photos by: Dominic Domato
J.Z. Heyde Creates a Modern-Day Pro-Street Nova with its Own Flavor
The concept of turning a full-tilt drag car into something that can still be streetable and [relatively] road-legal is nothing new. Dubbed as “Pro-Street” back in the late 60s-early ’70s, the result has been met with mixed results over the course of time. However, Pro-Street has evolved at an incredible rate over the last several years, so much so in fact, that it’s to the point that something that was built maybe ten years ago just looks outdated and irrelevant in 2017.
In addition, most of the Pro-Street cars built back in the trend’s heyday sounded impressive and looked incredible, however weren’t terribly useful on the street. Usually built more for show than actual racing, there were plenty of these examples that weren’t particularly good at anything; rough idle on the street and underwhelming performance at the dragstrip.
These days, things have changed a bit; 1,000 horsepower street cars are becoming more and more commonplace and having a car that can do more than one thing is now the norm. And so it seems, there isn’t much point to building a big-block powered, blown muscle car that is completely useless, anymore, thanks to modern technology and ingenuity.
Enter Jamin Z. Heyde, also known as J.Z. to his friends. A natural-born mechanical genius, J.Z. is the type of guy who either makes his own tools, or buys them and rebuilds them to work better for his needs — seriously, he’s even manufactured his own tool boxes from scratch because they didn’t suit his needs.
After owning a ’70 LeMans, a couple of late-model Camaros and first-gen Novas, he’s diving all into this particular third Nova of his. He’s so O.C.D. (from our point of view) that he’s managed to build, and rebuild, his ’63 Nova multiple times — and at great cost, admiringly, until it was right.
No big-block, no massive throwback blower sticking out of the hood, and no breaking down on the side of the road to pick up a pint of milk. Oh, and it actually runs as well as it should at the track — which couldn’t be said for some of its forebears.
Under the hood, is what impresses us the most. Built entirely by Tony Schroeder and the crew at Automotive Engine Specialties (AES), the 21st-century LSX of J.Z.’s Nova displaces 416 cubic-inches. Starting with an iron block as the foundation, the bottom end is equipped with a forged Eagle crankshaft and connecting rods, and a set of Diamond pistons that help provide a 9.5:1 compression ratio.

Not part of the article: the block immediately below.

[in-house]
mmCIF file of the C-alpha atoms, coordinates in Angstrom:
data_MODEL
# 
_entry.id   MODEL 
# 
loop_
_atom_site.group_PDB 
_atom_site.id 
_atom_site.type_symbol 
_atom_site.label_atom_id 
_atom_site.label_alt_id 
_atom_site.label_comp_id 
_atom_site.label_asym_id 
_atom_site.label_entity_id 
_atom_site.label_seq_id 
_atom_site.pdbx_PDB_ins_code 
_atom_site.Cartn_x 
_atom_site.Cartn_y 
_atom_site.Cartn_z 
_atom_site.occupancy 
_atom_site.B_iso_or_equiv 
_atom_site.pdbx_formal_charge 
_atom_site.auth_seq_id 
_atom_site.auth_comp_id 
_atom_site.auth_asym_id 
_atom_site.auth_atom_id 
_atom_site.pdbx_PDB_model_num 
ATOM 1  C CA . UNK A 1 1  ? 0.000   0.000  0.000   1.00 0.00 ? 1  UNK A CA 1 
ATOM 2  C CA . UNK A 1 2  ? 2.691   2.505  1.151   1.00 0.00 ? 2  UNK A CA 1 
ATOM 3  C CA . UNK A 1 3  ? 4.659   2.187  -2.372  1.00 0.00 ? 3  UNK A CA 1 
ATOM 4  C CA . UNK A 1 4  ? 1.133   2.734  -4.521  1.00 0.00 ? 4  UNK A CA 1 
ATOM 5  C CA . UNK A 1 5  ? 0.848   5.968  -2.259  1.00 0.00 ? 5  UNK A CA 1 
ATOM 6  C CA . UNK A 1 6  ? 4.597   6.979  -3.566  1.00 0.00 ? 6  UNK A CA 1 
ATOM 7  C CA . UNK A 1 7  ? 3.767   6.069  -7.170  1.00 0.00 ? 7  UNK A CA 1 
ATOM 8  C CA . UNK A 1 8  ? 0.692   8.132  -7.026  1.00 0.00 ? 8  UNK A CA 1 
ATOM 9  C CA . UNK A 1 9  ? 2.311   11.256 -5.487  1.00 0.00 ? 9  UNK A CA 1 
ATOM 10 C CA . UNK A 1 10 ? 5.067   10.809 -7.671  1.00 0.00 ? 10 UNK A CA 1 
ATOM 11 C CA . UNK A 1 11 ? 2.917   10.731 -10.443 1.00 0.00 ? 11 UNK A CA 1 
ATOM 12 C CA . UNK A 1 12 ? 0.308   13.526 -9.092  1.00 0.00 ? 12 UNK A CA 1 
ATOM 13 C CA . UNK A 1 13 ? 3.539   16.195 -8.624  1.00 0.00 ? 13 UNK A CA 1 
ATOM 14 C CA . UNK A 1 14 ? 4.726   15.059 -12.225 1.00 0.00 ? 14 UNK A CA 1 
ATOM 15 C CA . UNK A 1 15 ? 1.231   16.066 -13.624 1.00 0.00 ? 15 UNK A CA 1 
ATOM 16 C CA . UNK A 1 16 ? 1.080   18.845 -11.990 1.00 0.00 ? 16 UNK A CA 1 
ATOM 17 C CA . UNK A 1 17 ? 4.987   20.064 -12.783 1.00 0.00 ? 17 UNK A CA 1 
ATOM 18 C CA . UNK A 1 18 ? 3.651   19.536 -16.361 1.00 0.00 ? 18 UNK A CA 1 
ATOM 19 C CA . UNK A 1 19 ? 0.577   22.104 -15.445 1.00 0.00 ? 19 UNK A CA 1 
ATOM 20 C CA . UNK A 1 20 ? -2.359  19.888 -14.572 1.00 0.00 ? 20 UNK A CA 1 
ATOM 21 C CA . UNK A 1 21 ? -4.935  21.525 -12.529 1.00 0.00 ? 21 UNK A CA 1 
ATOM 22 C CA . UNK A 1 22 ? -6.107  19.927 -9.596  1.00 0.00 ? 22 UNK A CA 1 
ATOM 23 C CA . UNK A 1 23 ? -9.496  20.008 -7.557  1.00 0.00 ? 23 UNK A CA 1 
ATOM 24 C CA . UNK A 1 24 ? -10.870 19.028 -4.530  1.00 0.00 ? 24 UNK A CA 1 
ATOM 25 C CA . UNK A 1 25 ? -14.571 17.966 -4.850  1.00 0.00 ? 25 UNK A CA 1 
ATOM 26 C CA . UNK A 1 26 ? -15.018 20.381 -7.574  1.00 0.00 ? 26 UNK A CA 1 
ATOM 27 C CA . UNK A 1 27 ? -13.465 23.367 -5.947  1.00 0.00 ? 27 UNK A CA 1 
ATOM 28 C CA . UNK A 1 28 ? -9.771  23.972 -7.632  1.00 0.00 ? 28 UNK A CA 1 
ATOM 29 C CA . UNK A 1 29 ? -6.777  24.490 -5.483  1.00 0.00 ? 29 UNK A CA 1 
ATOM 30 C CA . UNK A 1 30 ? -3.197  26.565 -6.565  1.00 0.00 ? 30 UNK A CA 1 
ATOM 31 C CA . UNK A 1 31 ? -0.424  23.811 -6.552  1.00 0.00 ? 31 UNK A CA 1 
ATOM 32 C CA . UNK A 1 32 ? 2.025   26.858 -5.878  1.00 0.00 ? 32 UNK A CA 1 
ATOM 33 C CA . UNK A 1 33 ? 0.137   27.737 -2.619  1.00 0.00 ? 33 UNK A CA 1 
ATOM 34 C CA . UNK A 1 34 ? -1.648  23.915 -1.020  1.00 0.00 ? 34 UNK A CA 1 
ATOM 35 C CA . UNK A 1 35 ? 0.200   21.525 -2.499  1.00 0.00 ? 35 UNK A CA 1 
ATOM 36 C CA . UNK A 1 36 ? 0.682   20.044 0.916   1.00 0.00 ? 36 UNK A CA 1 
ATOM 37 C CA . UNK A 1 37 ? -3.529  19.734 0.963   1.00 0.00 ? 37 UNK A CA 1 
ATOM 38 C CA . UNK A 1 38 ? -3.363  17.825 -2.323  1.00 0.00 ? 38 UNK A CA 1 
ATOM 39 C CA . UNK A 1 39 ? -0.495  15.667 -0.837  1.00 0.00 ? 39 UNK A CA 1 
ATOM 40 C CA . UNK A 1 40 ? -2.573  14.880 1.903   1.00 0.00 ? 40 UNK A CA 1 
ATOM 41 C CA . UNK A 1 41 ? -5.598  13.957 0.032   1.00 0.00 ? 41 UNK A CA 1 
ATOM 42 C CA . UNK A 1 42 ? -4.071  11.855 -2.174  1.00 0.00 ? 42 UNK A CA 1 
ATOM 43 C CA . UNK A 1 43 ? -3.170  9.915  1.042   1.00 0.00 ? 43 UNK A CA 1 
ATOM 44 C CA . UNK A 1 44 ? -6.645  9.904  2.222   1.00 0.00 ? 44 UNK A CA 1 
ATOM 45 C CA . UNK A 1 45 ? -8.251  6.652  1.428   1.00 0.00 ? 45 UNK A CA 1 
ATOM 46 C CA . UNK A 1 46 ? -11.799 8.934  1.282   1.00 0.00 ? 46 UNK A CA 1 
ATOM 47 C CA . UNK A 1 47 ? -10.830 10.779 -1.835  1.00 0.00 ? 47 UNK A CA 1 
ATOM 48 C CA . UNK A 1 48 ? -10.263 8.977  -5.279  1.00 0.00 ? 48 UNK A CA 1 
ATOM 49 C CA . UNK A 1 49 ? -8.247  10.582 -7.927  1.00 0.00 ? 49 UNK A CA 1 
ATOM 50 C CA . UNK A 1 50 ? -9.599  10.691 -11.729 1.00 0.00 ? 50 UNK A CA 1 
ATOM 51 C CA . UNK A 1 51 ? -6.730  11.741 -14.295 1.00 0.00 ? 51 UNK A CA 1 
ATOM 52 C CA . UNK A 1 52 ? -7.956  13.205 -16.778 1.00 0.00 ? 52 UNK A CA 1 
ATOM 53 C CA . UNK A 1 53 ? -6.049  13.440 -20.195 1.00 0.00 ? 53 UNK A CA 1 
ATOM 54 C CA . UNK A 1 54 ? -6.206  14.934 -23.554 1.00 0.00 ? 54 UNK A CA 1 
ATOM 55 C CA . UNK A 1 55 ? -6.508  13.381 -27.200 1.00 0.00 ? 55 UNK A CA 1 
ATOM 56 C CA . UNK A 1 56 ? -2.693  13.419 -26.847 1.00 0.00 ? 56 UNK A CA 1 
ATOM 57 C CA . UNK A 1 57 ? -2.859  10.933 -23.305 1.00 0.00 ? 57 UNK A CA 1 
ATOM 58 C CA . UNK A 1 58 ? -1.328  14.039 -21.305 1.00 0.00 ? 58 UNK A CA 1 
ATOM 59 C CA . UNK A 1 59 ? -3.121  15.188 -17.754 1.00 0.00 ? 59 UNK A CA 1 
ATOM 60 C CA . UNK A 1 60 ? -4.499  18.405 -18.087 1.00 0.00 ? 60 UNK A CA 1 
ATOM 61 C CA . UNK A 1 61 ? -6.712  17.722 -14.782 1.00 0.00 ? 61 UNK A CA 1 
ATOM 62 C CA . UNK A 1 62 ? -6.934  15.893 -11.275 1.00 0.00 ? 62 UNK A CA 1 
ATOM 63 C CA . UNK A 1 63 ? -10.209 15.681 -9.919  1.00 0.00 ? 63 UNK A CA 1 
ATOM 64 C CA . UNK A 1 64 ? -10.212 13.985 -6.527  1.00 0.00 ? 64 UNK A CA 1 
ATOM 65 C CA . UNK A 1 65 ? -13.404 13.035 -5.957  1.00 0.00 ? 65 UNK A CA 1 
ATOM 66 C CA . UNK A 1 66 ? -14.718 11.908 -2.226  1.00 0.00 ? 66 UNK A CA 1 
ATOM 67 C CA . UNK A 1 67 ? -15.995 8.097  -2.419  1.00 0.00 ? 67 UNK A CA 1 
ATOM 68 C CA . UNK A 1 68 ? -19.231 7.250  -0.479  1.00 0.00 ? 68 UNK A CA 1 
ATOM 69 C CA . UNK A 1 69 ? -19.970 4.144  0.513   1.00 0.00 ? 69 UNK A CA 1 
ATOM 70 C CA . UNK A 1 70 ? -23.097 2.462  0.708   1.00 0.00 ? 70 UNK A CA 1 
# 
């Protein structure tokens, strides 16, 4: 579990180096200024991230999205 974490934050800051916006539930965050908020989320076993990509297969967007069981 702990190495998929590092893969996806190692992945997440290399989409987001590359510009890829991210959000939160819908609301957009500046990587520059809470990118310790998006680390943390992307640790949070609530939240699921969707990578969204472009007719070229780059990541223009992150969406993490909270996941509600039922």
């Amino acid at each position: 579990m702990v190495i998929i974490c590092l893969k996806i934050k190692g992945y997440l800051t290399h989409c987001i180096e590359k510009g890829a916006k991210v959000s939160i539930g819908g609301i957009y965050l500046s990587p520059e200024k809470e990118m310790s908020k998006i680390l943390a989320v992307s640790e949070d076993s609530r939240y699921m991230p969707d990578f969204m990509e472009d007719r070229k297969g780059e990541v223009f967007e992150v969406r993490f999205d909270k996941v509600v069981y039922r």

Moving towards the top end, we get to a set of ported GM L92 aluminum heads equipped with 1.7 ratio Yella Terra rocker arms and Manley 2.170 intake and 1.600 exhaust valves. A boost-friendly Smallwood camshaft spec’d at a 244/250 duration, a .675 lift and a 115 LSA provides the right amount of lift (and lope) that J.Z. was looking for.
Sitting on top of the stroker LSX is an Edelbrock aluminum intake manifold, fuel rails and an Accufab 4150 throttle body, with a Melling oil pump keeping the engine lubricated. Clearly not content with a naturally-aspirated mill, it’s fed by a cogged F1A ProCharger centrifugal blower — packing 15-psi. of boost and paired with an air-to-air intercooler. A 40T head unit pulley is matched to a 77T crank pulley.
With big cubes and a decent amount of boost, comes the need for a sufficient fuel system — and stock, off-the-shelf components won’t do. Instead, J.Z.’s Nova is equipped with a Holley EFI system, that tells a Magnafuel ProTuner 750-4303 pump and return-style regulator to send 43-psi. of fuel pressure to the 120-lb injectors. Stock coils, NGK plugs, custom Firecore wires and a Holley ignition box provide the spark.
The spent exhaust is sent through Stainless Works/Church Boys LS-swap headers, fed through 3-inch stainless tubing and a Borla XR-1 muffler, dumping just before the rear axle. A modern Pro-Street car can’t fill the shoes of its predecessors, unless it has the soundtrack, from what we’ve seen (and heard), this Nova certainly does!